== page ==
Blood Rituals are a Health Hazard
The mourning ceremonies which involve the congregational spilling of human blood via methods such as Tatbir and Zanjeer, are very unhygienic and are a health hazard. The ceremonies involve men striking themselves with blades, causing blood to spill all over the surrounding environment and often onto other mourners who have open wounds.
Blood can carry some very dangerous pathogens including the following:
- Hepatitis B (HBV).
- Human Immunodeficiency Virus (HIV).
- Hepatitis C (HCV).
- Arborviral Infections.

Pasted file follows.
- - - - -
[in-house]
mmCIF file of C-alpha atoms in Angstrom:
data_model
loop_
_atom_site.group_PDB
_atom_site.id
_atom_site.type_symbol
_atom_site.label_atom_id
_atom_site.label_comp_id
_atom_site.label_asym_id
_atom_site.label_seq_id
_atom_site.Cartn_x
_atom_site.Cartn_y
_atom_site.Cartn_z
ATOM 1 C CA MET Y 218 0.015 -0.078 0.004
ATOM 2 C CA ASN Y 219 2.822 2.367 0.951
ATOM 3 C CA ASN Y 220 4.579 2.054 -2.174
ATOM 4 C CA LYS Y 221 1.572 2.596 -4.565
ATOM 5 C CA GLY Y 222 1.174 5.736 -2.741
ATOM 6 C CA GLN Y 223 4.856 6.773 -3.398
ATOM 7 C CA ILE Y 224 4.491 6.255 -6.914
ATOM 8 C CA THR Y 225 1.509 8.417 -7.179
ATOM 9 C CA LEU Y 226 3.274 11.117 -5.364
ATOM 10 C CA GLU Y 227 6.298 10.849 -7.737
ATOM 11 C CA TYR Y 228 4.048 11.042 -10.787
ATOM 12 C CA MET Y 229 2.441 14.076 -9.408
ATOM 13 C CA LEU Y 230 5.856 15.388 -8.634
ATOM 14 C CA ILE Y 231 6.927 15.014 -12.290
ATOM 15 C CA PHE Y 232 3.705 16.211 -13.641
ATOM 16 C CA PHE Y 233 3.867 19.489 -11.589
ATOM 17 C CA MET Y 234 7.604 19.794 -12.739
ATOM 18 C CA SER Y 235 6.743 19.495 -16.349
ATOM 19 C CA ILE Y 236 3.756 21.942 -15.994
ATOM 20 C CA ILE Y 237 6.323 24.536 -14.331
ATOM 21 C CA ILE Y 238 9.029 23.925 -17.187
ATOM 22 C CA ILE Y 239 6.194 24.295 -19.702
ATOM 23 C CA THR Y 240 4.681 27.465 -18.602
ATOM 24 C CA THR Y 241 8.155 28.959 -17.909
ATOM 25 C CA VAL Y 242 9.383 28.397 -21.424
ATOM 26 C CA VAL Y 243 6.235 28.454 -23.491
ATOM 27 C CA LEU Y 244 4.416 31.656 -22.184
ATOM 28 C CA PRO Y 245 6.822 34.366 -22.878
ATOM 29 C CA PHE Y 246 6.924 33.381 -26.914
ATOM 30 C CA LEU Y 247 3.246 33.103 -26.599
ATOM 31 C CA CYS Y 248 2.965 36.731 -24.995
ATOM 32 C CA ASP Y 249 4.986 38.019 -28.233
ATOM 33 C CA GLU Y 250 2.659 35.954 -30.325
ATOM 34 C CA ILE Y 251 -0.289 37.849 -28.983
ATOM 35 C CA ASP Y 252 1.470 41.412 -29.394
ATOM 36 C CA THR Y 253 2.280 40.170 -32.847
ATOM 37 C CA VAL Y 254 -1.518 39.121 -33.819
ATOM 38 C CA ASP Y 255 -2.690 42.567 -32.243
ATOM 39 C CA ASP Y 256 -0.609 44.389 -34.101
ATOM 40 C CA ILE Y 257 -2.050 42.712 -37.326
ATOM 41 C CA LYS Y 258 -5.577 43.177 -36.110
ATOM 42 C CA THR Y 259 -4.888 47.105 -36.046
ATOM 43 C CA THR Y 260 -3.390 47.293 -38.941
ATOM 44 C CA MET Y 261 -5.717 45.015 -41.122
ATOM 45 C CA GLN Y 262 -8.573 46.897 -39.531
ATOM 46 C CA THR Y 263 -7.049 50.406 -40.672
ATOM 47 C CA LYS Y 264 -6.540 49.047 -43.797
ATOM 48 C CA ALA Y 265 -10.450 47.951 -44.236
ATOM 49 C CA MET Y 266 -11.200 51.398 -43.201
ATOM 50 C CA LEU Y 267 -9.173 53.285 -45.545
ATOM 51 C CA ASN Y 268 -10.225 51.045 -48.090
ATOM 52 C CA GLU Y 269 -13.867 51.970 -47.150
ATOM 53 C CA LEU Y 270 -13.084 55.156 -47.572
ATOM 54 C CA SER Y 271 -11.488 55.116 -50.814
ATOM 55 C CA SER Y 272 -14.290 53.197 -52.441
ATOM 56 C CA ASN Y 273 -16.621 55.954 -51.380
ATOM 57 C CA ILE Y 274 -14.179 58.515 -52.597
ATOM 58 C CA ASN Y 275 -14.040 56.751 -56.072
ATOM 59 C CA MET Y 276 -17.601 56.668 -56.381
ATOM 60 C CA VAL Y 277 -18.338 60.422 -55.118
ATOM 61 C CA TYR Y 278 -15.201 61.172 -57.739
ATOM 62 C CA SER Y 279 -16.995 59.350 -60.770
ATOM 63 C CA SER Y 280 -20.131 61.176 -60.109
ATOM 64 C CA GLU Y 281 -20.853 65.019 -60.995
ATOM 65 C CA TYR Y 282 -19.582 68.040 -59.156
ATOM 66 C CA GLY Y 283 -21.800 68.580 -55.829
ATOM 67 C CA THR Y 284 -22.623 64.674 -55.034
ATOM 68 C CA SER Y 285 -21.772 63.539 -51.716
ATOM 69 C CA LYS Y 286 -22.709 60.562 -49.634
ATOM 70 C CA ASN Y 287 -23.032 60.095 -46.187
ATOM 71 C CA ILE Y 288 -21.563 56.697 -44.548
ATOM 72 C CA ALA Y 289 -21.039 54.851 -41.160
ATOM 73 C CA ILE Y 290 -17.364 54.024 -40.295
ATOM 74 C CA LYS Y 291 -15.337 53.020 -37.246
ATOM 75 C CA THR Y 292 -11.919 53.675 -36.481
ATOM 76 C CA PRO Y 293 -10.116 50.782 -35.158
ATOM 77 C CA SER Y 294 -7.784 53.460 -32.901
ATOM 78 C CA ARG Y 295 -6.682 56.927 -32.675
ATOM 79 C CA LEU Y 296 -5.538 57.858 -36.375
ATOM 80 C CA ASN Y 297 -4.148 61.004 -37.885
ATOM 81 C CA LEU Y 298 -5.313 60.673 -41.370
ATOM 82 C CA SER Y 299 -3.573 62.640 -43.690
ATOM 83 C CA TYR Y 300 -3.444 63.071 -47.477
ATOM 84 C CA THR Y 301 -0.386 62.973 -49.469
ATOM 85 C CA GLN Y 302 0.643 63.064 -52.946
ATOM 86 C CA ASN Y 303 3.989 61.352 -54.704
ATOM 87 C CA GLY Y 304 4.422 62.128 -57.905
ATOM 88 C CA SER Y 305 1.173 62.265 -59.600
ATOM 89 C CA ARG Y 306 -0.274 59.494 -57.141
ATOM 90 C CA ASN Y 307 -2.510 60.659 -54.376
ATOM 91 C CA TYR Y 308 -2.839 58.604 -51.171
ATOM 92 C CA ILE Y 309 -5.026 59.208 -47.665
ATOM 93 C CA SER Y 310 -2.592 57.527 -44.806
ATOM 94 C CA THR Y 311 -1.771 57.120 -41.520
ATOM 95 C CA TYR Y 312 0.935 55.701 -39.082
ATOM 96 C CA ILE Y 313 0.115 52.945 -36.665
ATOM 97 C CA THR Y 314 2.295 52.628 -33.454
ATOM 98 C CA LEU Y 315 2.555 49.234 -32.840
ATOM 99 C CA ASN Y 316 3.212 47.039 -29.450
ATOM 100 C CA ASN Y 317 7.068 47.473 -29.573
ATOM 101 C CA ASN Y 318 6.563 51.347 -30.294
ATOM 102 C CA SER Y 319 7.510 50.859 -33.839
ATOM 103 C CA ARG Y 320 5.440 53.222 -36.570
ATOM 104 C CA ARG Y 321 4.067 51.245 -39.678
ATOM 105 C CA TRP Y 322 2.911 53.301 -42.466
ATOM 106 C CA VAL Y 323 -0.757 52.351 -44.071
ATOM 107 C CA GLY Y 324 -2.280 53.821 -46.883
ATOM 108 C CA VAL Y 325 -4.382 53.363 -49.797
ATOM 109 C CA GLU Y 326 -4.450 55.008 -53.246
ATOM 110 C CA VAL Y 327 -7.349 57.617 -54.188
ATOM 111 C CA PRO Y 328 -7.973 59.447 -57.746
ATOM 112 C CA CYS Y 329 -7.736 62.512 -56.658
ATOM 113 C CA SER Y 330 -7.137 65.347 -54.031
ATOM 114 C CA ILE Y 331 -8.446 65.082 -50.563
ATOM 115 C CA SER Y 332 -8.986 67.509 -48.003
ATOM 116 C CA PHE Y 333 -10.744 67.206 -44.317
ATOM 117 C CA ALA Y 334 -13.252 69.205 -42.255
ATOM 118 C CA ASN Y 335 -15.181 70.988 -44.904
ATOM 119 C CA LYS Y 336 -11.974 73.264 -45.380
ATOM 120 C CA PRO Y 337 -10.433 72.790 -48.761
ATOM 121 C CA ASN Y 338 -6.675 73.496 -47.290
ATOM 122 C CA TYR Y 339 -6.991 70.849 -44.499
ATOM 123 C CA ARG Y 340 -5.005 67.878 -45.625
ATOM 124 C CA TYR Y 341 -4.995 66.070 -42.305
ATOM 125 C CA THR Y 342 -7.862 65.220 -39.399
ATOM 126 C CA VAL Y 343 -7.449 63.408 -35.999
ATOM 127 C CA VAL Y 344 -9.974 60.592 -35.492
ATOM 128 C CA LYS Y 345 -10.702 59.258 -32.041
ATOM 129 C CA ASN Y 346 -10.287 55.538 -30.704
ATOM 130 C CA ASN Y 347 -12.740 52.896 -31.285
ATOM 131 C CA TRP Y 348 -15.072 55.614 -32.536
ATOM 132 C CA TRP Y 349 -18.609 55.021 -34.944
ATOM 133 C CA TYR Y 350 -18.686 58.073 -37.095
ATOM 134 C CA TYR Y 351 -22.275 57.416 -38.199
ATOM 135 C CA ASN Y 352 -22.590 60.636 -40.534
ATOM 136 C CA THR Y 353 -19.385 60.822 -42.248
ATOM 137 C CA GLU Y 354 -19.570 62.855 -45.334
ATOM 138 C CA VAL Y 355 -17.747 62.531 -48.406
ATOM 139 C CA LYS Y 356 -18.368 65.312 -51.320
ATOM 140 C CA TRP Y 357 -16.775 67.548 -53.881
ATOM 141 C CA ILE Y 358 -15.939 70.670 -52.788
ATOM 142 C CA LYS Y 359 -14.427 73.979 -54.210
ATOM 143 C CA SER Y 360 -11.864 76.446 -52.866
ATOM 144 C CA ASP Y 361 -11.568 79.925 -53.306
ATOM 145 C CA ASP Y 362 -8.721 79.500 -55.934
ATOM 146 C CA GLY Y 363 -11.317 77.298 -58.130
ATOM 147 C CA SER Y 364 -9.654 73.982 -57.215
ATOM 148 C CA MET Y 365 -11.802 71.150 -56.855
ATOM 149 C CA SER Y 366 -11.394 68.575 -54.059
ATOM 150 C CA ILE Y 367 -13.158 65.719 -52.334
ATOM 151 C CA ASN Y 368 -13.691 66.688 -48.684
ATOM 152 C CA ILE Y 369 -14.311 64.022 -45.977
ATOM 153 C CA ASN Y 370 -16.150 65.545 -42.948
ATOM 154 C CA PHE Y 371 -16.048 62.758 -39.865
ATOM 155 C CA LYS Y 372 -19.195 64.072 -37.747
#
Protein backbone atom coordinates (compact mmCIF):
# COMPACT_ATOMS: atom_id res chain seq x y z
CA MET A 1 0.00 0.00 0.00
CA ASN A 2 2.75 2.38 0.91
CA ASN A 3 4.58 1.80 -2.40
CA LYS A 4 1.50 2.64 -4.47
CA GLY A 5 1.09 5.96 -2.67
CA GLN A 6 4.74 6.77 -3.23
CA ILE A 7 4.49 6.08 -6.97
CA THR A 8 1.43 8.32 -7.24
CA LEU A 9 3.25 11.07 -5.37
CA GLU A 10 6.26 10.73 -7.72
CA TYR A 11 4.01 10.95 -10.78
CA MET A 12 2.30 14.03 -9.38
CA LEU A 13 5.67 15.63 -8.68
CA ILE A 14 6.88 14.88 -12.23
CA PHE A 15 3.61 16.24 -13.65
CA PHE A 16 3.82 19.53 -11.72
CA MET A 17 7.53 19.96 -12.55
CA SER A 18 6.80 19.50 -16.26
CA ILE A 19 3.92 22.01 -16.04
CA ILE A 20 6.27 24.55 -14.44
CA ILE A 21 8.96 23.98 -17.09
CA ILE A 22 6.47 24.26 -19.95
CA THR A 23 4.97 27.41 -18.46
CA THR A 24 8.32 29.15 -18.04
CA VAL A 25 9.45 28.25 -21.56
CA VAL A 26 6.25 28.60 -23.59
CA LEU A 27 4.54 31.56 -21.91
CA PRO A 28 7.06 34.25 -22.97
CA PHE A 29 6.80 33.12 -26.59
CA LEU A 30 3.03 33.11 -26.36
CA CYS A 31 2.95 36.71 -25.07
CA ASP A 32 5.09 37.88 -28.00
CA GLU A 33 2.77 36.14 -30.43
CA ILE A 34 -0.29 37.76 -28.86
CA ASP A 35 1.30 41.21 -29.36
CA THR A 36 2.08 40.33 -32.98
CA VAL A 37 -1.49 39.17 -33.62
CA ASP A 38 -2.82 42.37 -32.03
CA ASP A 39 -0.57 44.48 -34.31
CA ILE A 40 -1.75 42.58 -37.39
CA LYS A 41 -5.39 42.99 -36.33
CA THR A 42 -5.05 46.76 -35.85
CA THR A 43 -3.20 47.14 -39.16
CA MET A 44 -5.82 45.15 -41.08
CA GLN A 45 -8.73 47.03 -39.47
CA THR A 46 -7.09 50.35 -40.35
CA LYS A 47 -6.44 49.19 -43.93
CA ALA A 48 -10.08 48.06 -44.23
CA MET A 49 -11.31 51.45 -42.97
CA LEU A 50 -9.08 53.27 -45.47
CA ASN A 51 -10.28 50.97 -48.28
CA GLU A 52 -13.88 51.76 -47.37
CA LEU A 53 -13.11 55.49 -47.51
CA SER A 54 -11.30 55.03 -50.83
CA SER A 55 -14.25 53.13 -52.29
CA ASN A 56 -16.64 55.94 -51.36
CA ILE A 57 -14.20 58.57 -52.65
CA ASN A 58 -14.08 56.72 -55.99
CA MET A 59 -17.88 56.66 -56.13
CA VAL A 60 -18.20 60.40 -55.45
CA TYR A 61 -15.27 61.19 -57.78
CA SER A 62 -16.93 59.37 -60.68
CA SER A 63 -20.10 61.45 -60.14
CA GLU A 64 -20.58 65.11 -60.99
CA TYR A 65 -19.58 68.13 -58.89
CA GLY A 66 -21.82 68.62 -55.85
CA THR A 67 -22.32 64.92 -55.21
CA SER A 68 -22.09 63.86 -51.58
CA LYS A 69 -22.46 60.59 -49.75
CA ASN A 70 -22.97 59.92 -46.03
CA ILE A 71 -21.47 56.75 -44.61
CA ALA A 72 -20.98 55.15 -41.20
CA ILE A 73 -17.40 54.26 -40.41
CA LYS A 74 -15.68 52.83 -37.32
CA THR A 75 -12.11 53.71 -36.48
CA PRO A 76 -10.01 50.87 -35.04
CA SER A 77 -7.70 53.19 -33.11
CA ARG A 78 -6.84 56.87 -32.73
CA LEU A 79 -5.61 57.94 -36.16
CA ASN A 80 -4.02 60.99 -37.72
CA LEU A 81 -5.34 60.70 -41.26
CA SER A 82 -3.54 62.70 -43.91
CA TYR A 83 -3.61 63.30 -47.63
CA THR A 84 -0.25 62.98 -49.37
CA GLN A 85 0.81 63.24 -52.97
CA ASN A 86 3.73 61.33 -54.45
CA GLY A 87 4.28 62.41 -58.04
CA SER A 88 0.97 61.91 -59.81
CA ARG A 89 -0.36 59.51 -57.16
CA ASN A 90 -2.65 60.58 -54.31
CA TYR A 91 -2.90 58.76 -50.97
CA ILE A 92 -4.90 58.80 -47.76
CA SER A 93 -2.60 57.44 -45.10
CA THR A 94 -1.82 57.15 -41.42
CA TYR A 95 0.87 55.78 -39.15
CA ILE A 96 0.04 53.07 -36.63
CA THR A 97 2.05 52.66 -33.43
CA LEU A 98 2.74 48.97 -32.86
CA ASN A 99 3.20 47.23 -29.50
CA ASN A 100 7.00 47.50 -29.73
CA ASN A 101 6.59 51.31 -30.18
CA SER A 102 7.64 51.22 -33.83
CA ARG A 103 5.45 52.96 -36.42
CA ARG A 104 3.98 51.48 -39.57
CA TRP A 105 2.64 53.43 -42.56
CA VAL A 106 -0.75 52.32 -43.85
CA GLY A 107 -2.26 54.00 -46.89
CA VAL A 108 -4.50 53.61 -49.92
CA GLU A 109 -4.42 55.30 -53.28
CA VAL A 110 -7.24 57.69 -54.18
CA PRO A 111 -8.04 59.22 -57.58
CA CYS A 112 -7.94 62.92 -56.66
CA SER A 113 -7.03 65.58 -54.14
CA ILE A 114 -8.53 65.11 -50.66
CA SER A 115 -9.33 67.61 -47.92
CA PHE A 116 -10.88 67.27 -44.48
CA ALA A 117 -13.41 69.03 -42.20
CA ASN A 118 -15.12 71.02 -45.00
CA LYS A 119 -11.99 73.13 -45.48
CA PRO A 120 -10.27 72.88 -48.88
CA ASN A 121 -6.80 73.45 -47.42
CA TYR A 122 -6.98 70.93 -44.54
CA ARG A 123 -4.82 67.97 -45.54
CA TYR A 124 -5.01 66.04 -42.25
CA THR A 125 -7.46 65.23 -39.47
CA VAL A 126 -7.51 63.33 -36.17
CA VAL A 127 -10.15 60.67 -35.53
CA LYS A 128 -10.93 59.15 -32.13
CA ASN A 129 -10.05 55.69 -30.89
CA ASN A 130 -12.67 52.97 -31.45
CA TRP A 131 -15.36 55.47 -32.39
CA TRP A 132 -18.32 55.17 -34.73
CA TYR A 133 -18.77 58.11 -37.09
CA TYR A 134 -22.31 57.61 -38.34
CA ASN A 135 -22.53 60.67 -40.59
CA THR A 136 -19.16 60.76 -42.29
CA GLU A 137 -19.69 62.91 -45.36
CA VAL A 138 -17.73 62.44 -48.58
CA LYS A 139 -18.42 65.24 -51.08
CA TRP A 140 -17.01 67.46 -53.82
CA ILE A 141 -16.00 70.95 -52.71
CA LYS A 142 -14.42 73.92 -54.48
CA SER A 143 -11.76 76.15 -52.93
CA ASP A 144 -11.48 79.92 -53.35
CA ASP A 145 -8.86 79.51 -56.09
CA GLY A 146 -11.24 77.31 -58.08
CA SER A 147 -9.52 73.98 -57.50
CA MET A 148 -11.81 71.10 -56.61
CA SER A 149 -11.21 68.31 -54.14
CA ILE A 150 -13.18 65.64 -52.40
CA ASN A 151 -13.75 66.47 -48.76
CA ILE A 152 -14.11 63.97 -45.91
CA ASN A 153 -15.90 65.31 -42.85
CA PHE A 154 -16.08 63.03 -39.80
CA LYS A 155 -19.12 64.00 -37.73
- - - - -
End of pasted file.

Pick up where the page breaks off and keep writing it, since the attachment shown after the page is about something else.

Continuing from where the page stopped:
- Relapsing Fever.
- Creutzfeld-Jacobs Disease (Mad Cow disease).
- Viral Hemorrahgic Fever (Ebola virus).
Some of the above are deadly and have no known cure. Hepatitis B can survive on surfaces for up to several days, and in dried blood for up to a week. Blood mourning gatherings put people at risk to these and other dangerous diseases. It is almost impossible to impose good hygiene in these environments and individual blood mourners generally do not implement the any hygiene procedures. Blood is splattered around the environment, and the blades and other surfaces are not decontaminated. Some mourners also share blades.
Some of these acts also carry the possibility of incurring other forms of harm, such as: infections to wounds, skeletal damage, damage to nerves & veins. There have also been a few reports of deaths due to these acts.